For more info, check the links in my signature. It explains it pretty well.
            Last edited by ChocoTaco369; 09-06-2011, 09:51 AM.
            Don't put your trust in anyone on this forum, including me. You are the key to your own success.

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            • #7
              Originally posted by ChocoTaco369 View Post
              Absolutely. The body craves homeostasis. What you are doing is called "carbohydrate cycling" and it's what bodybuilders do to get to extremely lean levels for competition. You'll see a lot of people on this site have great success going strict low carb for extended periods, but it's because decades of poor diet choices caused insulin resistance and a damaged metabolism. For most healthy, active people with normal metabolisms, chronic low carb causes weight loss to plateau and workouts become less productive. I eat low carb (50g or less) 5 days a week, then on my two heavy workout days I keep fats low (less than 60g) and keep carbs high (200-250g) from fruits and starchy tubers/white rice. I didn't lose any weight and next to no body fat eating low carb. Since I've been carbohydrate cycling, I've lost about 12 pounds of pure body fat while adding 100 pounds to my deadlift, all in less than 4 months. I'm now at 133 lbs, a 29" waist and under 12% body fat and still going strong.

              For more info, check the links in my signature. It explains it pretty well.
              +1

              With the added benefit that some feel SO much better varying things this way. I do for sure.

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              • #8
                Originally posted by camel View Post
                I've been experimenting with varying my macros every few days - eg: zero carb for a day, moderate carb, then a high carb day, while also varying fat, protein and calories. Does anyone else do this?


                I've noticed that it seems like my body gets stuck in ruts when I don't vary my macros. Seems like it doesn't matter what I'm doing, higher carb or lower carb, or low calories - if I keep it the same every day I stop losing weight.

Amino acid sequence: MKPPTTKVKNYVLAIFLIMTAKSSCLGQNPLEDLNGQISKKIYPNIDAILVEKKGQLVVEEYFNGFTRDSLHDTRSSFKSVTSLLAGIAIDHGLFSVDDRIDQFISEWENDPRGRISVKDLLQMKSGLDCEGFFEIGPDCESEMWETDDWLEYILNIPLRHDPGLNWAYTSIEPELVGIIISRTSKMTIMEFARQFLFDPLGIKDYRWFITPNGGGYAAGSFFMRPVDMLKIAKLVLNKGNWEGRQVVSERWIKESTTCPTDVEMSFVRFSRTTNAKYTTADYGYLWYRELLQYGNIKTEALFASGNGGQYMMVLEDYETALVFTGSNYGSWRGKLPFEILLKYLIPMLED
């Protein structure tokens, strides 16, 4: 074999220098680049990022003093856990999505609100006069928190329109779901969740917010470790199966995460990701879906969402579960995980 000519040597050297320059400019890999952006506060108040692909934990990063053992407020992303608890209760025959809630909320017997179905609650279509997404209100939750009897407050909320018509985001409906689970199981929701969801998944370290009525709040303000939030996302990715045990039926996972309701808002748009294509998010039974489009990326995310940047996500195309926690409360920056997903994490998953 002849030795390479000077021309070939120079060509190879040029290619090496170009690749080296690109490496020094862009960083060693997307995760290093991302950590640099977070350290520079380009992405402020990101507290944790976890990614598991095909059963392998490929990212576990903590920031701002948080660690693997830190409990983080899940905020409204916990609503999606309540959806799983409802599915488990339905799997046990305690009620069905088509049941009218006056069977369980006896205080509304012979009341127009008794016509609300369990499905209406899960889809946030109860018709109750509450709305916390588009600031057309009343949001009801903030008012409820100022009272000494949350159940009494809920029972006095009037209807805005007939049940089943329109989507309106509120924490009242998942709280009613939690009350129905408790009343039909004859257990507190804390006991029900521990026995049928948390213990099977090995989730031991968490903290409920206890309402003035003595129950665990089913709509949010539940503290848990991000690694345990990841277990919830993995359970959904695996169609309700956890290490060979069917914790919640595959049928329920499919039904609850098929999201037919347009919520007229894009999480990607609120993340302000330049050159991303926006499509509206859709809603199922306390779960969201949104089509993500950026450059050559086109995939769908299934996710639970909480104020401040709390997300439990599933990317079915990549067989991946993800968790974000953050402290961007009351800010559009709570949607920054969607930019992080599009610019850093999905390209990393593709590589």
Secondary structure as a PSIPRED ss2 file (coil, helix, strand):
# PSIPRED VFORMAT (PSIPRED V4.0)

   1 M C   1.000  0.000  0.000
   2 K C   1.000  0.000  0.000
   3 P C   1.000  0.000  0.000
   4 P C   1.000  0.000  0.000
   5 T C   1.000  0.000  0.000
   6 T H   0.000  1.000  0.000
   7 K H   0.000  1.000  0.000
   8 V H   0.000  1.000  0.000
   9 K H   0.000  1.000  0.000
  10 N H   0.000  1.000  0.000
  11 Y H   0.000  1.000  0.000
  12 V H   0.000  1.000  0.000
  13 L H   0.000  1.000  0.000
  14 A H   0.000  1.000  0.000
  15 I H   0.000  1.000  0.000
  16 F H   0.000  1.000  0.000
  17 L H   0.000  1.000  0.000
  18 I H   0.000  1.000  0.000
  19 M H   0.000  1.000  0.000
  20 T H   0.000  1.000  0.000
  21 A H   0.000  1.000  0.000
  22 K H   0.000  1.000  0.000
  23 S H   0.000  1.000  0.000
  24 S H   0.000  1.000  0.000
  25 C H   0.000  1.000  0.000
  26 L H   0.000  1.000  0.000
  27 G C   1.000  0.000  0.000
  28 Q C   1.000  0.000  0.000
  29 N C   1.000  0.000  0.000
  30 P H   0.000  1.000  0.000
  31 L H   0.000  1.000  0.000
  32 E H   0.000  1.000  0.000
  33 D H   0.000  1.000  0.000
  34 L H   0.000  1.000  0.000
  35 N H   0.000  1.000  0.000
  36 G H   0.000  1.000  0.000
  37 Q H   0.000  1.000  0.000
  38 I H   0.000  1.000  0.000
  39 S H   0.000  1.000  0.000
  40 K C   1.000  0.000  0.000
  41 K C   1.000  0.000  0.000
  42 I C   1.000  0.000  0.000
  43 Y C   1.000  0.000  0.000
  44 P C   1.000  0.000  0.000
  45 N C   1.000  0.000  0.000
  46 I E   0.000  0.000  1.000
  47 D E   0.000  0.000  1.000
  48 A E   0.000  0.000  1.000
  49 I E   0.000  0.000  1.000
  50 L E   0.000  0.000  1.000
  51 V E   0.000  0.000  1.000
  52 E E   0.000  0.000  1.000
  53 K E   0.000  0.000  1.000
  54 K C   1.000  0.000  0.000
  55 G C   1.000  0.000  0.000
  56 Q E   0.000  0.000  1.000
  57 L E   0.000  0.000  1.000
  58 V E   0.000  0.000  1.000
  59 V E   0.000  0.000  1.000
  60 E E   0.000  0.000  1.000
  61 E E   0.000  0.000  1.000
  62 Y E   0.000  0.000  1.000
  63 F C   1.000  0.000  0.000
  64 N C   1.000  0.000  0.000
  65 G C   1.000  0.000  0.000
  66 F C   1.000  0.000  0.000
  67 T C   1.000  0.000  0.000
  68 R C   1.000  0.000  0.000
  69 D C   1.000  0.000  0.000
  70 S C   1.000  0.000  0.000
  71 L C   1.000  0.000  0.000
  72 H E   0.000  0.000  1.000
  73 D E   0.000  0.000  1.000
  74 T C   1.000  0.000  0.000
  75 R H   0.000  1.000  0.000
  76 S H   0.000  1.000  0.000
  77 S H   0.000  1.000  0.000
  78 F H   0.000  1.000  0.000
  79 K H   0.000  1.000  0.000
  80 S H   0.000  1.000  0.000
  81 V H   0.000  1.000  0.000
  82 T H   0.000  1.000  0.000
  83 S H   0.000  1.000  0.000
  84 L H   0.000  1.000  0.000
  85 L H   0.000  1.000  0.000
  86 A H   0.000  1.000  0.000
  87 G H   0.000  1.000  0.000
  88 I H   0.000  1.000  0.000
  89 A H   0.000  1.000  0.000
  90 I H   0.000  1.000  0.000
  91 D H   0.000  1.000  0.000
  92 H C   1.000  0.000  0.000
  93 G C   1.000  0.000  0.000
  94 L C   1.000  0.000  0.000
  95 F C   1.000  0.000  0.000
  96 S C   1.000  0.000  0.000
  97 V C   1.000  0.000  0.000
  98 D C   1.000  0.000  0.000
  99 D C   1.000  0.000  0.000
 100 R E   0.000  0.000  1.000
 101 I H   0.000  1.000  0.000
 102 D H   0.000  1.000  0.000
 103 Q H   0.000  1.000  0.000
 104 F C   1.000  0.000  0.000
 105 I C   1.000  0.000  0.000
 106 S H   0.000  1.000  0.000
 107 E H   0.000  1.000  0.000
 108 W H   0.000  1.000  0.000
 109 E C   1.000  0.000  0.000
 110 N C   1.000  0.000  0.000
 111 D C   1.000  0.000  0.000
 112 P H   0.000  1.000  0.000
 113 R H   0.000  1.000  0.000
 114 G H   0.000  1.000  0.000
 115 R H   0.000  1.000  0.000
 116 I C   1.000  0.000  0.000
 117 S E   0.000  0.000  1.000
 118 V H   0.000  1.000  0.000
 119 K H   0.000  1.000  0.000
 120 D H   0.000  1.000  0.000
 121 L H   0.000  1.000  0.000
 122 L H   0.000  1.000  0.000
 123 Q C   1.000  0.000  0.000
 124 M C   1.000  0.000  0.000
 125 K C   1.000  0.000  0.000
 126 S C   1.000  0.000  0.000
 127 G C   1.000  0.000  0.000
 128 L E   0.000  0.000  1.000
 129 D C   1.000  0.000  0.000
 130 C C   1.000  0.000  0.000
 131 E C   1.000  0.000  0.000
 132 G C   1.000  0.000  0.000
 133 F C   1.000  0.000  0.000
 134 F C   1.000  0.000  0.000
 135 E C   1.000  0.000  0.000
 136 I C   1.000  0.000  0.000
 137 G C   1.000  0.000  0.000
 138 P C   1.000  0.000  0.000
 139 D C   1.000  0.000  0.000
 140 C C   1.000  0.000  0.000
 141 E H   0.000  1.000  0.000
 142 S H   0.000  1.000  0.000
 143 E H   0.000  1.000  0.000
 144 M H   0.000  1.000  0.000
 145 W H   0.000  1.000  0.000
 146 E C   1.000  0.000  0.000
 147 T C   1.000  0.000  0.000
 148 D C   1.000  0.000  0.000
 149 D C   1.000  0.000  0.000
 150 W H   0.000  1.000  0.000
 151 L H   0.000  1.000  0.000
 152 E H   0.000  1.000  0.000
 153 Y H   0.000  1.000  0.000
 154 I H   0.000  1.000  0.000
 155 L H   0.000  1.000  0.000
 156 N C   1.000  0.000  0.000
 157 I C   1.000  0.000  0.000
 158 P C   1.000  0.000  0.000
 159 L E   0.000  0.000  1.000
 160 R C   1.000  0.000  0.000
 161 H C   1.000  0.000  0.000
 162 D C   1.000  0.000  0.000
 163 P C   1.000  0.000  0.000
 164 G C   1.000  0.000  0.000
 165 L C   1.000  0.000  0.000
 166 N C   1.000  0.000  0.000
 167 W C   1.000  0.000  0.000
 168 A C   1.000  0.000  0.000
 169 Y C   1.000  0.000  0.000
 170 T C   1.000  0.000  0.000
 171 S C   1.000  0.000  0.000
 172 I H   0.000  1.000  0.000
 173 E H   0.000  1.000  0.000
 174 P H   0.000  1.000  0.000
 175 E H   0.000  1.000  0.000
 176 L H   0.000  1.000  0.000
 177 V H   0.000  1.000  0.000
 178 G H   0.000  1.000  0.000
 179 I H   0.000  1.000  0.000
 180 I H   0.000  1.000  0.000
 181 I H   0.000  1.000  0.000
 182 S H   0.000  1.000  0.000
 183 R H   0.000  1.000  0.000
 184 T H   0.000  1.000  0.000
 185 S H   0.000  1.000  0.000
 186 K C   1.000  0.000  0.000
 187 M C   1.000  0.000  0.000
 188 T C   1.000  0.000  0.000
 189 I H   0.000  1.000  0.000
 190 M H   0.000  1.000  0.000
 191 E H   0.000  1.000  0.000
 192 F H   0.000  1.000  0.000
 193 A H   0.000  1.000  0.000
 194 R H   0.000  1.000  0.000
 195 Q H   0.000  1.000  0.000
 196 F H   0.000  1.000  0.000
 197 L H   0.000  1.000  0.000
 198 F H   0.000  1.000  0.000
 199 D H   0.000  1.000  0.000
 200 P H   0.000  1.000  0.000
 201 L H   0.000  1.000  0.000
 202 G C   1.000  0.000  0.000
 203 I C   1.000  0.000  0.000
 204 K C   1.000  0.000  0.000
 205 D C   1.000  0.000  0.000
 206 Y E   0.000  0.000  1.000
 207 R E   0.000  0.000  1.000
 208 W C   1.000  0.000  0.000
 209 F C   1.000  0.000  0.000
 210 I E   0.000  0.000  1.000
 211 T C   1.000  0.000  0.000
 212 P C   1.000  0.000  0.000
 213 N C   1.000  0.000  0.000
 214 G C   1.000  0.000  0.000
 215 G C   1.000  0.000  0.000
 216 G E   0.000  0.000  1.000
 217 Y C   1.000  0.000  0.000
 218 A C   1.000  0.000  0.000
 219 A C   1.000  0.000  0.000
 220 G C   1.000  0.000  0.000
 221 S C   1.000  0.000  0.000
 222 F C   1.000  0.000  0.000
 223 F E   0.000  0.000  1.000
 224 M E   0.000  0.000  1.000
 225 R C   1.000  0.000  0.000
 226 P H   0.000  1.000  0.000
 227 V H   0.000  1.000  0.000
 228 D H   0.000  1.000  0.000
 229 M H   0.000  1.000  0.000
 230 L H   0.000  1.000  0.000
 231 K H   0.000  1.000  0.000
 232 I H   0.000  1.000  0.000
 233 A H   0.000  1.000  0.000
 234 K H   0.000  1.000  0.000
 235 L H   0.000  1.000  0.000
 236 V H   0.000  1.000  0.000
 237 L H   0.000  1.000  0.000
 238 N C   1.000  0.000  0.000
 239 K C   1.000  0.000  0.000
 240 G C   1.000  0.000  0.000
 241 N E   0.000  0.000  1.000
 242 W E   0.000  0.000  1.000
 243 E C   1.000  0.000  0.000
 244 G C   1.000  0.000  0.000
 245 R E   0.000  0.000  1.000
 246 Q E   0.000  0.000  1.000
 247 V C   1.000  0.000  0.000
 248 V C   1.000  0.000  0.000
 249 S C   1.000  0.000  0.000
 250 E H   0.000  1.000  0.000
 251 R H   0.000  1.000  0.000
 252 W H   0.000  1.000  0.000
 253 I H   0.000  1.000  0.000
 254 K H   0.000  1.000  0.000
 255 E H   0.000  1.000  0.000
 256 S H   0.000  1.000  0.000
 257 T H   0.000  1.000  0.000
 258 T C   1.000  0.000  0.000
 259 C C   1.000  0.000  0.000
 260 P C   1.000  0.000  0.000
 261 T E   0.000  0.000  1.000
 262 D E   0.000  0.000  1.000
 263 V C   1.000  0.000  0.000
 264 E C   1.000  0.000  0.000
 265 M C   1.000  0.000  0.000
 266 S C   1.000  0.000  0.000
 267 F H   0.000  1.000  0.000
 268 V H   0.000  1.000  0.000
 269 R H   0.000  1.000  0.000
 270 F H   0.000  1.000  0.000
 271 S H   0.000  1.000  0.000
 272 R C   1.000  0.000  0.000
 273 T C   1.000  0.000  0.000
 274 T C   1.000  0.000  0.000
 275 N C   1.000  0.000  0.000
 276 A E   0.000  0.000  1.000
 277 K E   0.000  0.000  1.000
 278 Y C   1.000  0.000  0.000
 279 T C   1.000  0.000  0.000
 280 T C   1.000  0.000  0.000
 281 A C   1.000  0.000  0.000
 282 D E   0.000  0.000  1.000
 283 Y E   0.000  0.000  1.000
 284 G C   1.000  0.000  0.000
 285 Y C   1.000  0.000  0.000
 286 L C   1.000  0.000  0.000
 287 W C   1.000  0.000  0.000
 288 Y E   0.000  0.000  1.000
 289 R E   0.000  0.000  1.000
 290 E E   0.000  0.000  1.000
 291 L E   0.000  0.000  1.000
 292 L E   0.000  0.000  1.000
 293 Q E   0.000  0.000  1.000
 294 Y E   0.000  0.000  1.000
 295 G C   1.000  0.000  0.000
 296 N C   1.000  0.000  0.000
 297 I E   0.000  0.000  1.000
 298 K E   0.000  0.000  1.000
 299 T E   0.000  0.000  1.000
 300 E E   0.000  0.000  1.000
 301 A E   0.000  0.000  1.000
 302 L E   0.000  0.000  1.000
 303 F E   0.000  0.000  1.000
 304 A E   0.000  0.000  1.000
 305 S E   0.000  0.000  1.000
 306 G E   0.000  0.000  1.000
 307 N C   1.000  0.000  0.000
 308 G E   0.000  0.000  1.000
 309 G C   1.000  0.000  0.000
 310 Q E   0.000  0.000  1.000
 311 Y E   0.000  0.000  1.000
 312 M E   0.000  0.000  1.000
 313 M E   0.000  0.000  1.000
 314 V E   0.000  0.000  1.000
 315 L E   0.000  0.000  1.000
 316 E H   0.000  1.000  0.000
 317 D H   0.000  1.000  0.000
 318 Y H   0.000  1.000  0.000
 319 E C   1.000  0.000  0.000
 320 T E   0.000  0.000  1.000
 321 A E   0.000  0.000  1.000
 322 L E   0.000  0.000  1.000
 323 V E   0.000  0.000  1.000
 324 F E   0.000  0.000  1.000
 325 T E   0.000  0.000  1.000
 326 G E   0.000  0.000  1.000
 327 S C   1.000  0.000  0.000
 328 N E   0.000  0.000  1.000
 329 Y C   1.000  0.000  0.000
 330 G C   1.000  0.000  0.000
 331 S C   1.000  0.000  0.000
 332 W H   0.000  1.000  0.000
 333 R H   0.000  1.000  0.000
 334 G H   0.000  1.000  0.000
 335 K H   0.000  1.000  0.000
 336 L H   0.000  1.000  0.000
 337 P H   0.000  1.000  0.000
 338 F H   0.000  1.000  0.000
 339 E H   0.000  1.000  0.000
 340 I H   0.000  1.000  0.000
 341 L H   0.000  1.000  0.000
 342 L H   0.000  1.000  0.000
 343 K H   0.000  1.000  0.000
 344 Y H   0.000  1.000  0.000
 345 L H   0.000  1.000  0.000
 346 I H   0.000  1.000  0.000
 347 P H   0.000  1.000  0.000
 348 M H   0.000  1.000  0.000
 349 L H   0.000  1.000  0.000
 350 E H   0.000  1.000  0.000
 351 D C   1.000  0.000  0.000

The last few weeks I've finally busted through a plateau that I was at for years! Its very exciting!


                On the other hand, I also recently started drinking a pot of green tea every day, so I am not sure which one is helping more, but I'm going to keep doing both!
                Think of it this way. The body is evolutionarily designed to gain weight if possible. That gives it an advantage for the times of less food. It's actually a positive if your body gains weight if you are doing no physical exercise and eat good food. That's what it's designed to do.

                You essentially are creating a negative situation for the body. Evolutionarily, it's bad. With your own knowledge of your body and life, you see it as good. This negative situation forces the body to ignore this 'duty' of preserving itself because it has to take care of a more pressing need. That being to adjust to the curveball you are throwing it.

                Understanding this logic is key in understanding why you gain and lose weight.
                Last edited by wiltondeportes; 09-06-2011, 12:24 PM.